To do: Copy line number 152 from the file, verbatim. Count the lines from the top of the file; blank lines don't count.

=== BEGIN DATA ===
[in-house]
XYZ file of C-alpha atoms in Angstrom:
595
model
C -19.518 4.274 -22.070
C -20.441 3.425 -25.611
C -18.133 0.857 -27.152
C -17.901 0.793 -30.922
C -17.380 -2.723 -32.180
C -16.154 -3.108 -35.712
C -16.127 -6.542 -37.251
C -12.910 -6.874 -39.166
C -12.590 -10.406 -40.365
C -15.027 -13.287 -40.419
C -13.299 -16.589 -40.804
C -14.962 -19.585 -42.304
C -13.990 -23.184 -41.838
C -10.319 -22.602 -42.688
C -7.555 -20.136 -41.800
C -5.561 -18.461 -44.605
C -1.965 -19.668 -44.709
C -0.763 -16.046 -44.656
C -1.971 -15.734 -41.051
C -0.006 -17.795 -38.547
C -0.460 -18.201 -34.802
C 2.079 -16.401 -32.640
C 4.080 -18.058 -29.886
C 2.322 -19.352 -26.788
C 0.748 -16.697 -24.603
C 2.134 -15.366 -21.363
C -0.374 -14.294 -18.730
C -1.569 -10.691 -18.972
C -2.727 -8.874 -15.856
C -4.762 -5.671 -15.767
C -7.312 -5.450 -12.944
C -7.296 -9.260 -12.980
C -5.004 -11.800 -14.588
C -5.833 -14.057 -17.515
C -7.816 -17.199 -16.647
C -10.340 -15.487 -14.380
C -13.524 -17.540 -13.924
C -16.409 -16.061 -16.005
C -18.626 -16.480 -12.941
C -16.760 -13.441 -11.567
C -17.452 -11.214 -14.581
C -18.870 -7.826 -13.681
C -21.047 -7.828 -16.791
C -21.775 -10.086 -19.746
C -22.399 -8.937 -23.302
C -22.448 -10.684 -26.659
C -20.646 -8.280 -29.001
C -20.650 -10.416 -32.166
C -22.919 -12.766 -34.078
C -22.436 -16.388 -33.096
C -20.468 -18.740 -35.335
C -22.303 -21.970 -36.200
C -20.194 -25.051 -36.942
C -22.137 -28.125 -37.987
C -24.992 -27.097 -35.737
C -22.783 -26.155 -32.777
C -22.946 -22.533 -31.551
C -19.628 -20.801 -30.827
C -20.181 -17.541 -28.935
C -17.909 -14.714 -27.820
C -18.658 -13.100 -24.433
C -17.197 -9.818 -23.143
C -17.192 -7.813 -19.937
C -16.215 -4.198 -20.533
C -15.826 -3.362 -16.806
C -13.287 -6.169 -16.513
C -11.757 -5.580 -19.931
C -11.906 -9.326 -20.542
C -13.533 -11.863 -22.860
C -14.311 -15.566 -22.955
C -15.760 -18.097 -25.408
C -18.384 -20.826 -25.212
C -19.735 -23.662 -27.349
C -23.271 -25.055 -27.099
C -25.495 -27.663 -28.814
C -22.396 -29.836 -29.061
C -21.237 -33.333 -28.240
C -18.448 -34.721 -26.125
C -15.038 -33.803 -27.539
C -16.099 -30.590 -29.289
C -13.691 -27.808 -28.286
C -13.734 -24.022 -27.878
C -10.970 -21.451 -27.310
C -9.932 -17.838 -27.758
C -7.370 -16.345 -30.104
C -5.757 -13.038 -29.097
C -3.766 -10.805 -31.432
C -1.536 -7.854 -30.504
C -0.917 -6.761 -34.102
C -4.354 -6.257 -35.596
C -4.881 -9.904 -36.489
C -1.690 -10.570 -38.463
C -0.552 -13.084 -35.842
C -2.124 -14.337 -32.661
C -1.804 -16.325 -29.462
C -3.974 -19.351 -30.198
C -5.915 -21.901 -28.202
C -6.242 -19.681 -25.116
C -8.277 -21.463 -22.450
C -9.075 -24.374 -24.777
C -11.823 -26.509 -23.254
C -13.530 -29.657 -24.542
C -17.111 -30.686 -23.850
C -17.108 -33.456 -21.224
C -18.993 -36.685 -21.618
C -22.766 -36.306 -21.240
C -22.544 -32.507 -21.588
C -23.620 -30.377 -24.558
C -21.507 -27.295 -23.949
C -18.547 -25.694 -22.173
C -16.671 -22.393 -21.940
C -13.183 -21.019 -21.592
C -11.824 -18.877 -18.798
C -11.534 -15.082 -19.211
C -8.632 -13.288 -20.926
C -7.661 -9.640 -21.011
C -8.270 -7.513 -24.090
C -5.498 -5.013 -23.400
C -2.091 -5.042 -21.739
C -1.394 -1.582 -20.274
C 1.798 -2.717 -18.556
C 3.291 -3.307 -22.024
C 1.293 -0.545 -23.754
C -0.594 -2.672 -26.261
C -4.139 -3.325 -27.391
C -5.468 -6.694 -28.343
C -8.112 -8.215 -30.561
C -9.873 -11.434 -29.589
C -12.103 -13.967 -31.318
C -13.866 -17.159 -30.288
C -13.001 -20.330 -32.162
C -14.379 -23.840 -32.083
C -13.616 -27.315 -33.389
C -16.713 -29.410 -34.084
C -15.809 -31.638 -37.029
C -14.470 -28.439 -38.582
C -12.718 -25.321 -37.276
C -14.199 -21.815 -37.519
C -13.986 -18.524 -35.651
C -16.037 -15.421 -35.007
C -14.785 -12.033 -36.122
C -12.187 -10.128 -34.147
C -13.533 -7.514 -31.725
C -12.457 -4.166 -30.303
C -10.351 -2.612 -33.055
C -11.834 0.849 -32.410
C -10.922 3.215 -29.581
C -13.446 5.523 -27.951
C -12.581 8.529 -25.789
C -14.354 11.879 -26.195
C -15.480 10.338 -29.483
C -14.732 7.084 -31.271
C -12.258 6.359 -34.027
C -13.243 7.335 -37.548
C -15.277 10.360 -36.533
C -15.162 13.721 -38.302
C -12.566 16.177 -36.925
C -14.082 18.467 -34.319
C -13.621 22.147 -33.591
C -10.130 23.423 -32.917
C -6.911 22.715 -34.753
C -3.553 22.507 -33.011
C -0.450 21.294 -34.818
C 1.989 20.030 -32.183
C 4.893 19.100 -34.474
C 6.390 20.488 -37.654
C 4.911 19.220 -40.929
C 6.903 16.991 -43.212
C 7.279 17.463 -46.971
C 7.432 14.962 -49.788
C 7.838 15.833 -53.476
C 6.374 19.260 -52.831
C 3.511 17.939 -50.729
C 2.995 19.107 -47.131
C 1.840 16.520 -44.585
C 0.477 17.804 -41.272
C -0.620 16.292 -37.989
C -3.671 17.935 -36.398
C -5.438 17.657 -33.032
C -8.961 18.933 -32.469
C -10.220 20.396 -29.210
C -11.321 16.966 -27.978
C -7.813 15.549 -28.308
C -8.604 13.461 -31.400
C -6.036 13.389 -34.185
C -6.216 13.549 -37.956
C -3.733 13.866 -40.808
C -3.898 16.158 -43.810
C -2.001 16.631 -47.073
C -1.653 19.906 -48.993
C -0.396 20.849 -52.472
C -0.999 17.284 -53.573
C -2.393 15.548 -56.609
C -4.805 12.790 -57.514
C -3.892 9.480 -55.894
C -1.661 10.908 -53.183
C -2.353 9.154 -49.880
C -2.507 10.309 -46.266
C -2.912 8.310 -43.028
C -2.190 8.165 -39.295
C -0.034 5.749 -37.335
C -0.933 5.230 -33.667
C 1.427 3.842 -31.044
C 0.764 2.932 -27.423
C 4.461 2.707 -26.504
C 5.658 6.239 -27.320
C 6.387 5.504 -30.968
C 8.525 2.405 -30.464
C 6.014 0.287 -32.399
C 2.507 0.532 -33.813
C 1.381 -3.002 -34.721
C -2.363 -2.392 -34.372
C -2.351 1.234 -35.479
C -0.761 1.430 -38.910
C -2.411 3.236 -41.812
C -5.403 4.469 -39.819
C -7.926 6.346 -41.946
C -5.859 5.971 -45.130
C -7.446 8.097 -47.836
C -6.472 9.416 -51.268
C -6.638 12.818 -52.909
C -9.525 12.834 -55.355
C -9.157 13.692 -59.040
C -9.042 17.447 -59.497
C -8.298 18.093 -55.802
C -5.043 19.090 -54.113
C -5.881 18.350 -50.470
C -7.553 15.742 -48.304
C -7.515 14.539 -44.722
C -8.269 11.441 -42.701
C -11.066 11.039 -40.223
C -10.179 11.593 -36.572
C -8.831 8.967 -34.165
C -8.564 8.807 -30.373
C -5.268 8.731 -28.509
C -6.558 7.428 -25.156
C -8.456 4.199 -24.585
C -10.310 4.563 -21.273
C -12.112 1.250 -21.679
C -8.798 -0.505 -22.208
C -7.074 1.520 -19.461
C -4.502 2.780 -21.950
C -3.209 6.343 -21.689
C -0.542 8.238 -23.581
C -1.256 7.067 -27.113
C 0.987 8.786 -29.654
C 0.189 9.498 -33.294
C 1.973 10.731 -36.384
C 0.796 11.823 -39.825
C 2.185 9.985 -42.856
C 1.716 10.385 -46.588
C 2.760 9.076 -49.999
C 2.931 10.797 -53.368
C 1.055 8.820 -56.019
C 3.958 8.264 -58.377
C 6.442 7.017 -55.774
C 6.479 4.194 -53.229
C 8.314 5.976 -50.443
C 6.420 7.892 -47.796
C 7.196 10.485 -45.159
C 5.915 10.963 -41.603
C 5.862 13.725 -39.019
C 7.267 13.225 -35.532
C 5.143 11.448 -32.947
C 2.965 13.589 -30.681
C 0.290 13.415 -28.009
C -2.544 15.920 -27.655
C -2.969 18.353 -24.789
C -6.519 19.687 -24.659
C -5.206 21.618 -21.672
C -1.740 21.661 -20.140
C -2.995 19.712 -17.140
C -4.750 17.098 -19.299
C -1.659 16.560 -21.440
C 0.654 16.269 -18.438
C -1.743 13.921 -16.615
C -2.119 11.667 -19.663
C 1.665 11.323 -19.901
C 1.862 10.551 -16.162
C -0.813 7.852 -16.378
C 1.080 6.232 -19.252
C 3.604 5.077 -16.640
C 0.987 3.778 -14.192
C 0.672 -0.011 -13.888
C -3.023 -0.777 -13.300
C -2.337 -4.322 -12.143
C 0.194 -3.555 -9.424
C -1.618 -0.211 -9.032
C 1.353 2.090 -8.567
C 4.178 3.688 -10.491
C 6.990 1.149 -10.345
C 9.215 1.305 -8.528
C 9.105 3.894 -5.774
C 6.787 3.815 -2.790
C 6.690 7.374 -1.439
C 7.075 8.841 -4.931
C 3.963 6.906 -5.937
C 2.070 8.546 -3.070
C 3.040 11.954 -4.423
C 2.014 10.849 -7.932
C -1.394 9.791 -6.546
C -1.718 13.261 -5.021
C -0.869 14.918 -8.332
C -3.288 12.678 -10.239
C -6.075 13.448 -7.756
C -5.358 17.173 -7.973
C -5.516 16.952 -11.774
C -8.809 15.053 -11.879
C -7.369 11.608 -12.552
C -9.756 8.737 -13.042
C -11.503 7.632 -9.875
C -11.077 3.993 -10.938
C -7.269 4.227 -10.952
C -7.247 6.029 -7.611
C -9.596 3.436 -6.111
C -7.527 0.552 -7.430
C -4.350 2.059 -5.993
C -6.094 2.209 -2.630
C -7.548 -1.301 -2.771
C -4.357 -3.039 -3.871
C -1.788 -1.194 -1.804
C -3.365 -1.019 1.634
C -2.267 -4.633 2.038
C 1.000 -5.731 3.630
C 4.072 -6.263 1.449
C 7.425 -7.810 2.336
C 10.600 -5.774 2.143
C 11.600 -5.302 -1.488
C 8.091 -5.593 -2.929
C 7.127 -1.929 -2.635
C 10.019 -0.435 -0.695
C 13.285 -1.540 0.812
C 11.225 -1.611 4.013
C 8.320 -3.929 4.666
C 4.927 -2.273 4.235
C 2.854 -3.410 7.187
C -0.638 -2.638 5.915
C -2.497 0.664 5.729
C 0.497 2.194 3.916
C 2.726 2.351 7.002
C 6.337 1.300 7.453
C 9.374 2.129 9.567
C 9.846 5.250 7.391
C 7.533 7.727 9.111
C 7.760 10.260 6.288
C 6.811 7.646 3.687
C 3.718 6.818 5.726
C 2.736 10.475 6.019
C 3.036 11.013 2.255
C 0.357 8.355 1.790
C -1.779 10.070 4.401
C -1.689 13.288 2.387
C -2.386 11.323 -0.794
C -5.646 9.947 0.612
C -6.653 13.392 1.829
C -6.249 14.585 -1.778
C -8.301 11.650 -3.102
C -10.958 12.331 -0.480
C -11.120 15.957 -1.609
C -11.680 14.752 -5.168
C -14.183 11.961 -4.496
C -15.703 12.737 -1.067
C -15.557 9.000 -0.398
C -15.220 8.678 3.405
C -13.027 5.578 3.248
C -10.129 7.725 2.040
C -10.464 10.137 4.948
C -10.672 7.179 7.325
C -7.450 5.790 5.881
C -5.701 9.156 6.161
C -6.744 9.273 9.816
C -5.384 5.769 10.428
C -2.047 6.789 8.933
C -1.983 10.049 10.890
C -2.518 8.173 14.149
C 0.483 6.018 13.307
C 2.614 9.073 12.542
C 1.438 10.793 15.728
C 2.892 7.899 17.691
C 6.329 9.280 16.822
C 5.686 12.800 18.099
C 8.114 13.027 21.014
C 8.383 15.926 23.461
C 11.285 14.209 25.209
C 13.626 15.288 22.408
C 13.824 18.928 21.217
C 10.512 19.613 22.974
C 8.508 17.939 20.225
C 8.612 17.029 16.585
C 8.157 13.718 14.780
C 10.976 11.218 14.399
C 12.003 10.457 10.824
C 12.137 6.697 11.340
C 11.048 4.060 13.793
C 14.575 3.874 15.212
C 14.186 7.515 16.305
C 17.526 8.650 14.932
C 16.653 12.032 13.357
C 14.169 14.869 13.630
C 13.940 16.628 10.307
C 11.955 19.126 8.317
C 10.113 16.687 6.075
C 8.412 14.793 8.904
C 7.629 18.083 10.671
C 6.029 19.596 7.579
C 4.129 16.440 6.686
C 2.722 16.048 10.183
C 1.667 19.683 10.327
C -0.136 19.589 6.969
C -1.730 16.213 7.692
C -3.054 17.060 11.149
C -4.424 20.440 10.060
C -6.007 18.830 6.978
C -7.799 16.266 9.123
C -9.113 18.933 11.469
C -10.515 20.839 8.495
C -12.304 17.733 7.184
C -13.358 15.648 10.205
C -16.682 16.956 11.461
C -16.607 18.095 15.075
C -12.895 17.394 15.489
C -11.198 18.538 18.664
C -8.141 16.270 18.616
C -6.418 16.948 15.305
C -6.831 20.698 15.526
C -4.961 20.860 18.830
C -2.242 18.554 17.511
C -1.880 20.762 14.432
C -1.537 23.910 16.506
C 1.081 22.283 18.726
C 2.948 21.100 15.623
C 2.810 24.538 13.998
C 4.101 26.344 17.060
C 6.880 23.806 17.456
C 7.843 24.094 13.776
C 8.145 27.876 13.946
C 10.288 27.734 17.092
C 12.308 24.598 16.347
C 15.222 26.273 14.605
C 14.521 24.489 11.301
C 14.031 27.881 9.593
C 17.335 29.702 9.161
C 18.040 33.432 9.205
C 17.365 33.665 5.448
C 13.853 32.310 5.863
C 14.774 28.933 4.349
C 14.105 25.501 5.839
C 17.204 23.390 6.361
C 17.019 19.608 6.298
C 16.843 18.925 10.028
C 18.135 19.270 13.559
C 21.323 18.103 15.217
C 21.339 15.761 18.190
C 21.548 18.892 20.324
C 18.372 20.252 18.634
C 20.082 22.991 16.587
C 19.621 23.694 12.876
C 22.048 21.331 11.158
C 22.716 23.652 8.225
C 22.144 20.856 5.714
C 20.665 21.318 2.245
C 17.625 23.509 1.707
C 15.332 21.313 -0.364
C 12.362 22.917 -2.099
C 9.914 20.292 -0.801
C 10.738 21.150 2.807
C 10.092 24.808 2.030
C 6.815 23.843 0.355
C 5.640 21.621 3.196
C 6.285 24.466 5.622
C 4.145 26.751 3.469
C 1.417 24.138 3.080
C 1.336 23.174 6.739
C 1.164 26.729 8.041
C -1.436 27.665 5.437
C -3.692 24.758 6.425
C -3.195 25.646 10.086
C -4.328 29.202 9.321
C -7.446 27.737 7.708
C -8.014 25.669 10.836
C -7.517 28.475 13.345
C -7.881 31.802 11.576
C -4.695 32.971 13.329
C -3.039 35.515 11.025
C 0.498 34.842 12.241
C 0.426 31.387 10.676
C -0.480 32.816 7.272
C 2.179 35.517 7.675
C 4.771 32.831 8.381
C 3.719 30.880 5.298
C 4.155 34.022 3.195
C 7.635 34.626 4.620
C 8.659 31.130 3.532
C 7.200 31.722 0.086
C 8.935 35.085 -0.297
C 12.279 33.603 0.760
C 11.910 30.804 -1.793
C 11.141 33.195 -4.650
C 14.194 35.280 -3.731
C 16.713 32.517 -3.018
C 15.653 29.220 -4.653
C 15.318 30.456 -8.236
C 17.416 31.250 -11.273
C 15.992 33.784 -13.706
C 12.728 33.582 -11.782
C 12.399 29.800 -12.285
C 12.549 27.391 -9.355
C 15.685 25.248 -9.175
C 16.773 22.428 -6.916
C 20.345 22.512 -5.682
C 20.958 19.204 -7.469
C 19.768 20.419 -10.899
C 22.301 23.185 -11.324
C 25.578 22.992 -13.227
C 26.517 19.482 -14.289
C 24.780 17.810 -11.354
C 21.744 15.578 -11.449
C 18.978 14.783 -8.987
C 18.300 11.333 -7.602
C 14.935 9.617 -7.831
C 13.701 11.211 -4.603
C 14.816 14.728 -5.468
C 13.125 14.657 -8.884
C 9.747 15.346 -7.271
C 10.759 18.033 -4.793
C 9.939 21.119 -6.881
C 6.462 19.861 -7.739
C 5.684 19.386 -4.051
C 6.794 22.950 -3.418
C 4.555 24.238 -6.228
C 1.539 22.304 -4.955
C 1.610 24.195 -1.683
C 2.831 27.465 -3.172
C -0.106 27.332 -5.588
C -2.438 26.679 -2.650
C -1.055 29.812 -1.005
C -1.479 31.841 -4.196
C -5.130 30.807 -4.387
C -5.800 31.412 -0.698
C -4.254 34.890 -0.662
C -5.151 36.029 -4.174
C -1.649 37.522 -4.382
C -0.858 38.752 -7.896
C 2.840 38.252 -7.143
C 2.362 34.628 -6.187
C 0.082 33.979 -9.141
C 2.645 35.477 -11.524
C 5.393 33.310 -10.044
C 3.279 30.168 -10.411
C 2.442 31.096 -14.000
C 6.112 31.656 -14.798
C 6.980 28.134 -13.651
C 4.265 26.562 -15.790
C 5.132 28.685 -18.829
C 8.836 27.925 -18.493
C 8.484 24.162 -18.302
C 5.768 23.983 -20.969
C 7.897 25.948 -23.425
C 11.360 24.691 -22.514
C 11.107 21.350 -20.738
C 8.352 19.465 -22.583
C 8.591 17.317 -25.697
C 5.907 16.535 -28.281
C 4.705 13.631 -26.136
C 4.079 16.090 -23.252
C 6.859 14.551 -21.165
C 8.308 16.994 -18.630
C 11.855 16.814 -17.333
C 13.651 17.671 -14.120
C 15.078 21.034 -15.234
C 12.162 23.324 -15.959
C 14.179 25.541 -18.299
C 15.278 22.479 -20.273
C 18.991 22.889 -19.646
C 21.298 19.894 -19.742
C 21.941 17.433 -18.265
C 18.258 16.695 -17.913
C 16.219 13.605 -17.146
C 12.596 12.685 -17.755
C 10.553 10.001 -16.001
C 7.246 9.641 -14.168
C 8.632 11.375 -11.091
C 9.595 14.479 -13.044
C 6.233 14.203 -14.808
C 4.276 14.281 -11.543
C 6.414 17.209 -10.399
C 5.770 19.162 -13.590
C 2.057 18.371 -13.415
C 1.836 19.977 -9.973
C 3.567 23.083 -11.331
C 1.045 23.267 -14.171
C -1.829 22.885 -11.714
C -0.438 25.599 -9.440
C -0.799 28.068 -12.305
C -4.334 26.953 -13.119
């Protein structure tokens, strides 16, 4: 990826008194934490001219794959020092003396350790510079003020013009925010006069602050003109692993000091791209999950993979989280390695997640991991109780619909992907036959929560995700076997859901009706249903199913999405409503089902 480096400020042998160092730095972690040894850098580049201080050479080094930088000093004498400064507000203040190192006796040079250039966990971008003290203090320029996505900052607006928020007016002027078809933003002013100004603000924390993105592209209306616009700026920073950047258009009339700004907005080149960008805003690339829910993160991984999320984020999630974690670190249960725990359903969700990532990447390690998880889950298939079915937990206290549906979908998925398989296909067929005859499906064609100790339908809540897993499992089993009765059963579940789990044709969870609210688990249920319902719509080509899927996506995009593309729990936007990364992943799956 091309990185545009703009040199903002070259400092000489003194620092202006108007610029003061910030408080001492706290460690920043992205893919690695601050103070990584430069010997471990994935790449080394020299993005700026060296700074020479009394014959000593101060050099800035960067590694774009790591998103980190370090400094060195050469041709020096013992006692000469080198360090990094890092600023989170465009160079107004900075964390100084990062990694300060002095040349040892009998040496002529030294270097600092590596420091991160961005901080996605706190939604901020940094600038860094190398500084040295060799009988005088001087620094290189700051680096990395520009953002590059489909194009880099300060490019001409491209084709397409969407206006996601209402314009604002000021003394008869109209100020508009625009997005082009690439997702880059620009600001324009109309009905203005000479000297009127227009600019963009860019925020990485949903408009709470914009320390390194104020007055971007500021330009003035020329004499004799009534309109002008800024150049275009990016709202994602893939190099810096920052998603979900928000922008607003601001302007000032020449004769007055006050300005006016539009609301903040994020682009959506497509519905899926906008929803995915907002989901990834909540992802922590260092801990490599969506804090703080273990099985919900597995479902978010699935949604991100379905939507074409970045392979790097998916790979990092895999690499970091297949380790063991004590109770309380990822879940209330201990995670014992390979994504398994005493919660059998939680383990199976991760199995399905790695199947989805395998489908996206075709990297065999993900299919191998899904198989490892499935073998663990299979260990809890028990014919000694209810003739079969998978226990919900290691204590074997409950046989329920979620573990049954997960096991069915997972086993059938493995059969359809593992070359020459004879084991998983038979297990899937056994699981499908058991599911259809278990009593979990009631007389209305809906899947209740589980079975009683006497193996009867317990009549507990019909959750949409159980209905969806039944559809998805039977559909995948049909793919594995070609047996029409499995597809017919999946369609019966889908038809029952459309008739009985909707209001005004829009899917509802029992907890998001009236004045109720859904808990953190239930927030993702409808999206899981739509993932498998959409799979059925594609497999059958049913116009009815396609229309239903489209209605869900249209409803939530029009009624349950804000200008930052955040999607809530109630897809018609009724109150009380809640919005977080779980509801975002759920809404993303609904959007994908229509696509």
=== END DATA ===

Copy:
C -13.446 5.523 -27.951